Student Resources

Student Resources

ASTEP Winter Web Header Bring your whole self to universityYour Mount Royal University experience will be as original as you are. With unique programs for Indigenous students, cultural experiences and an education that opens up a world of opportunities, you belong here.

The work of indigenization and decolonization at Mount Royal bears importance for both Indigenous and non-Indigenous students across campus. The five goals of Mount Royal's Indigenous Strategic Plan indicate the numerous steps we are taking to foster a respectful and inclusive learning environment and to establish and sustain support services and resources for current and prospective Indigenous students. Student supports
Indigenous Recruitment Officer
Melanie Parsons
p. 403.440.6229

Recruitment areas:

  • Morley School
  • Tsuu T'ina School
  • FNMI Communities and Schools
  • Treaty 6, 7, 8

Mount Royal University is quickly adapting to changing directives from Alberta Health Services to help contain the spread of COVID-19. Effective immediately, Melanie Parsons will no longer attend face-to-face visits to schools. To book a phone conversation, please email

Indigenous University Bridging Program

The Indigenous University Bridging Program is a university/college preparation program for students of Indigenous ancestry. The program is designed to meet the needs of Indigenous students who are preparing to pursue post-secondary education. Click here to learn more.

Medicine Trail Program, Naato'ohsokoy
The Medicine Trail Program provides cultural support to staff and students of the Iniskim Centre and throughout the campus. Students can visit the coordinator and be a part of small and large group cultural teachings. Students may also see the coordinator for support and guidance. The Iniskim Centre offers students a place and the resources to smudge each morning and hosts various ceremonies throughout the year. Click here to learn more.
Indigenous Housing Program
Students can apply to the Indigenous Housing Program as a student who has self-identified as a First Nations, Métis, Non-status or Inuit. They will be eligible for a subsidy on their residence, whether it is an individual, family or an accessible unit. If students are accepted into the program the coordinator will help them to connect to campus resources, to be a part of the community, and to provide advice and support. Click here to learn more.

BMO Peer Mentorship Program
Through sharing of cultural tradition and values, the BMO Aboriginal Peer Mentorship Program provides peer-to-peer mentorship experiences for Indigenous students at Mount Royal University. Recognizing the importance of supporting students as they transition into university, this program empowers both the mentor and mentee to establish relationships and hone their academic skills through education, culture, community and wellness. Click here to learn more.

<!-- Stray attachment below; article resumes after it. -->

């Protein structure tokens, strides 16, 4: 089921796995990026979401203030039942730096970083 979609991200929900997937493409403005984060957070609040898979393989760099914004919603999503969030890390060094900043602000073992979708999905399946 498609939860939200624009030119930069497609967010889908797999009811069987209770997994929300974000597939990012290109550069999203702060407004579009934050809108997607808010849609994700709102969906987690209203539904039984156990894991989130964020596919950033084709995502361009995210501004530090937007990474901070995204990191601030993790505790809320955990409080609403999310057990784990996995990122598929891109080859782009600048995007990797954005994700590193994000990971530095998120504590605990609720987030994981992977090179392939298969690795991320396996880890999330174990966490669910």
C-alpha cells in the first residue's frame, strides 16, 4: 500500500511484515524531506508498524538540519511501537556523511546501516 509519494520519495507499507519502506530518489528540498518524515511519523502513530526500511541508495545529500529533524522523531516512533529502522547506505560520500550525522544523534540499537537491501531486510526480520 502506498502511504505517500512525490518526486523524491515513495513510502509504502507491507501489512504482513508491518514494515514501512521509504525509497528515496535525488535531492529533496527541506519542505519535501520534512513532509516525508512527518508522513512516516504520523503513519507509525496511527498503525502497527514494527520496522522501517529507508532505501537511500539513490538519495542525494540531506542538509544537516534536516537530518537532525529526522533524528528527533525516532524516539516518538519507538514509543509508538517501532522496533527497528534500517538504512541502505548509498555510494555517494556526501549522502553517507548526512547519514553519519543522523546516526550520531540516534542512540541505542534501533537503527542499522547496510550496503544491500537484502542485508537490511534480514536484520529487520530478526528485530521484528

Student Success Program

The student success coordinator contacts students if they are failing or put on academic probation. Students are invited to seek the support of the Iniskim Centre and to review options. The coordinator also helps students with scholarship and bursaries by providing workshops with information and how to apply. The coordinator helps students to know about MRU policies and can support with the communication between them and funding agents. The coordinator can also help with the communication between students and their instructors. Click here to learn more.

Indigenous academic opportunities

Indigenous Studies program

Learn about the cultures and histories of Indigenous Peoples in Canada and around the world through the Indigenous Studies program. From Indigenous nationhood to the arrival of settler societies and more recent efforts towards decolonization, these courses will explore Indigenous ways of knowing, and examine events, past and present, from Indigenous perspectives.

Indigenous Field Schools
One strategy under Goal 5 of Mount Royal's Indigenous Strategic Plan is to 'increase the number and diversity of Indigenous field schools, including field schools for faculty and administrators as a form of professional development.' Learning in place, from the communities on whose lands we live, is a critical part of academic Indigenization. Place-based learning opportunities allow learners to engage with community Elders, local scholars and knowledge keepers, and to participate in service learning that can benefit the communities from whom they learn.

Mount Royal currently offers four field school opportunities: the Treaty 7 Field Course, the Environmental Reconciliation and Indigenous Studies field course with the Iyarhe (Stoney) Nakoda First Nation, the Indigenous Hawai'i Field School and the Local-to-Global Indigenous Field school with the Hawaiian community.

Transition Year Program and Dual Credit
Among the strategies we are undertaking to reach Goal 5 of Mount Royal's Indigenous Strategic Plan, the University is working to create new pathways to Mount Royal degree programs for Indigenous students seeking admission. This includes developing an Indigenous Transition Year Program (first-year university-level coursework) that will lead to Mount Royal degrees, and launching dual credit initiatives with Indigenous high school students to provide learners with advance credit and build confidence for university study.

Initial research and planning for these programs is underway.